Radio is everywhere. The pervasiveness of radio has remained almost unmatched for more than 70 years.
No other device has infiltrated so many places — bedrooms, kitchens, living rooms, bathrooms, workplaces, shops, cars. In the United Kingdom, each home has an average of six radios — but, increasingly, they don’t look like a radio; radio is now included within multifunction devices like MP3 players and cellular telephones.
The largest manufacturer of FM radios isn’t a consumer hi-fi manufacturer: it’s Nokia. Nokia ships more phones that contain FM radios than anyone else. That’s pointing to a trend that we cannot ignore, and that could be a tremendous opportunity for radio. For whilst radio is included as a function on many devices, more and more devices are also becoming connected to the Internet in some way or another.
The paradox is that whilst radio and the internet are appearing together on the same devices, they aren’t properly converged.
To date, no standard has been put in place for a device to make a connection between a broadcast radio station it’s receiving from the radio, and that station’s presence on the Internet. Aradio tuned into 95.8 MHz in London has no idea that it could get additional functionality and personalized content from capitalfm.com.
RadioDNS seeks to address that problem.
RadioDNS is a community project (initiated by Global Radio, the U.K.’s largest commercial broadcaster, and the BBC) working on an open framework for standardising the connection between radio and the Internet.
It is designed to work with most forms of broadcast and streaming radio — FM, HD, DAB, DRM, satellite — and uses preexisting information already in the transmissions, such as RDS PI codes in FM and SId codes in DAB. This information can be concatenated to form a pseudo-domain with which you can query any DNS server to find out the real domain associated with that broadcaster.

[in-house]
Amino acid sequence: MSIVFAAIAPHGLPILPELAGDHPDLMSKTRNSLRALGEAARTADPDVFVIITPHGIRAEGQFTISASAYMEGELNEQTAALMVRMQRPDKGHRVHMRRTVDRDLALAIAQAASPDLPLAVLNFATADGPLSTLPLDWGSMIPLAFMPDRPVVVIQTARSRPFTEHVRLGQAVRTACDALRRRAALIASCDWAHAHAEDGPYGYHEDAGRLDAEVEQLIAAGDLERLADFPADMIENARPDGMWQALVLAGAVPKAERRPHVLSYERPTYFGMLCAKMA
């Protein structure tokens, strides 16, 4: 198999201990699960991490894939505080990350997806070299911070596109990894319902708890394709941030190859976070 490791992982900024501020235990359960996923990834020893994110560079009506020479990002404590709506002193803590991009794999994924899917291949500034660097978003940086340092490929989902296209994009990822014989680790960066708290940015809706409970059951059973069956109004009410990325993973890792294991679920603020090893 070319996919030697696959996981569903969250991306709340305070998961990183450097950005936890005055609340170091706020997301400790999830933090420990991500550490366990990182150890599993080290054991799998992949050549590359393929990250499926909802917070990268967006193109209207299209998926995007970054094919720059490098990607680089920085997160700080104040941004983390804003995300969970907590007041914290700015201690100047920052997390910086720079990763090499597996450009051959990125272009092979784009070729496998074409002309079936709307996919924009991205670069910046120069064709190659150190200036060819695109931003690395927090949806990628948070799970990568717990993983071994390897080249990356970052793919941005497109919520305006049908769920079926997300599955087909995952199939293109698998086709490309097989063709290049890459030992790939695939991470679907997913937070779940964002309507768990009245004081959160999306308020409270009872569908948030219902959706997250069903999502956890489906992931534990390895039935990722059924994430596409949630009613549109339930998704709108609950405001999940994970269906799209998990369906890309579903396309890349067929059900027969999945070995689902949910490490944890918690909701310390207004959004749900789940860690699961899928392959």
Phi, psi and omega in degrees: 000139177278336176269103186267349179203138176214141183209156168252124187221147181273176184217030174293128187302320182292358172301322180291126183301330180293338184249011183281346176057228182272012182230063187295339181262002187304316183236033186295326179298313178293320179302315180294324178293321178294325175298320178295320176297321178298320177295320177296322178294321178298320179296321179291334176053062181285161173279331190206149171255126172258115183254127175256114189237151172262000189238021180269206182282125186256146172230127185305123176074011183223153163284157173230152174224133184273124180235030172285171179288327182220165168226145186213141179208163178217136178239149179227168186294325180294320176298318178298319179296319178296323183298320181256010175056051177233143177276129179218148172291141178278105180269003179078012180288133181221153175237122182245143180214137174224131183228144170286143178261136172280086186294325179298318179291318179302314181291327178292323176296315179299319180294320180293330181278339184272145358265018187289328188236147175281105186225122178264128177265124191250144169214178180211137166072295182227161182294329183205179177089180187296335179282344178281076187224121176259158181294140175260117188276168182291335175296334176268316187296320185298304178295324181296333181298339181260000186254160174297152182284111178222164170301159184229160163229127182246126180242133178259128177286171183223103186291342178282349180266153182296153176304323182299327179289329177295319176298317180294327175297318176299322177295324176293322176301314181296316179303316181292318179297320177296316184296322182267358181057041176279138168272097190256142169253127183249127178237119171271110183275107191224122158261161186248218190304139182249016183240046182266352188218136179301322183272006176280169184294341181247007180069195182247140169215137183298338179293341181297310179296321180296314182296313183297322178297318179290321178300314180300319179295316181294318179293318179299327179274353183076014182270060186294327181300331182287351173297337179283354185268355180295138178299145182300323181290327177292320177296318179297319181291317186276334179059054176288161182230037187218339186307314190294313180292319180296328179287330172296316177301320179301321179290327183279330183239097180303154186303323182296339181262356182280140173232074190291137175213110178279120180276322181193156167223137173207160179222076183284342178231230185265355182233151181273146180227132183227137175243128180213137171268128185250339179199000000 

So, to continue our example, 95.8 FM in London becomes 0958.C586.E1 .fm.radiodns.org. If you ask any DNS server to resolve this domain, it tells you that it’s really an alias for capitalfm.com.
If this looks like geek-speak, don’t worry about that bit. All you need to know is that RadioDNS provides the way for radio broadcasters to tell radios how to connect back via the Internet. RadioDNS is an open project, so any broadcaster can put their station details into RadioDNS.
Once you’ve created that connection between the radio broadcast and the Internet, you can create all kinds of useful applications that can take advantage of this powerful combination of technologies.
Currently within the RadioDNS project there are three applications — RadioVIS, RadioEPG and RadioTAG.
- • RadioVIS adds visual enhancement (text and color images) to an existing radio broadcast. Global Radio (UK) use RadioVIS to add the text and images to its mobile applications, and any application writer can access this content by following the RadioDNS and RadioVIS protocols. The BBC’s R&D team have also trialed delivering visuals in this way.
- • RadioEPG gives access to program information, and service linking information. This would allow a radio to have a “universal preset” for a station, which would try and tune in first through HD, then FM and then through Internet streaming. Regardless of where in the world you were, that preset would find your station. Your audience cares about content, not platform.
- • RadioTAG is a very simple interactive layer, which sends back a simple tag to the originating broadcaster when the listener presses a button. This could form the basis of a voting system, music downloading or getting more information about an artist, interview, news story, etc.
Broadcasters can implement whatever applications they want to, and are not required to implement all of them. Other new applications can be built on the foundation of RadioDNS, and the RadioDNS project exists to manage the foundation framework and support applications.
Device manufacturers see the benefit of including radio functionality, but frequently complain that they cannot implement additional functionality because the standards vary so much between countries and even between broadcasters.
Open, ubiquitous approach
RadioDNS is an opportunity for broadcasters to “agree on technology and compete on content”, and ensure that we have a consistent, open, ubiquitous approach to converging broadcast radio and the Internet on the next era of connected media devices.
Over a hundred broadcasters are so far interested in the technology, or actively working on it. RadioDNS technology is already powering best-selling iPhone applications, and in use in many internal research projects. A hardware radio that supports visual enhancement via RadioDNS is on track for possible launch later this year. And the technology used is as scalable as the internet itself.
Find out more, and join the collaboration, at www.radiodns.org.
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Nick Piggott is head of creative technology for Global Radio (UK). James Cridland is head of Future Media & Technology for BBC Audio & Music Interactive.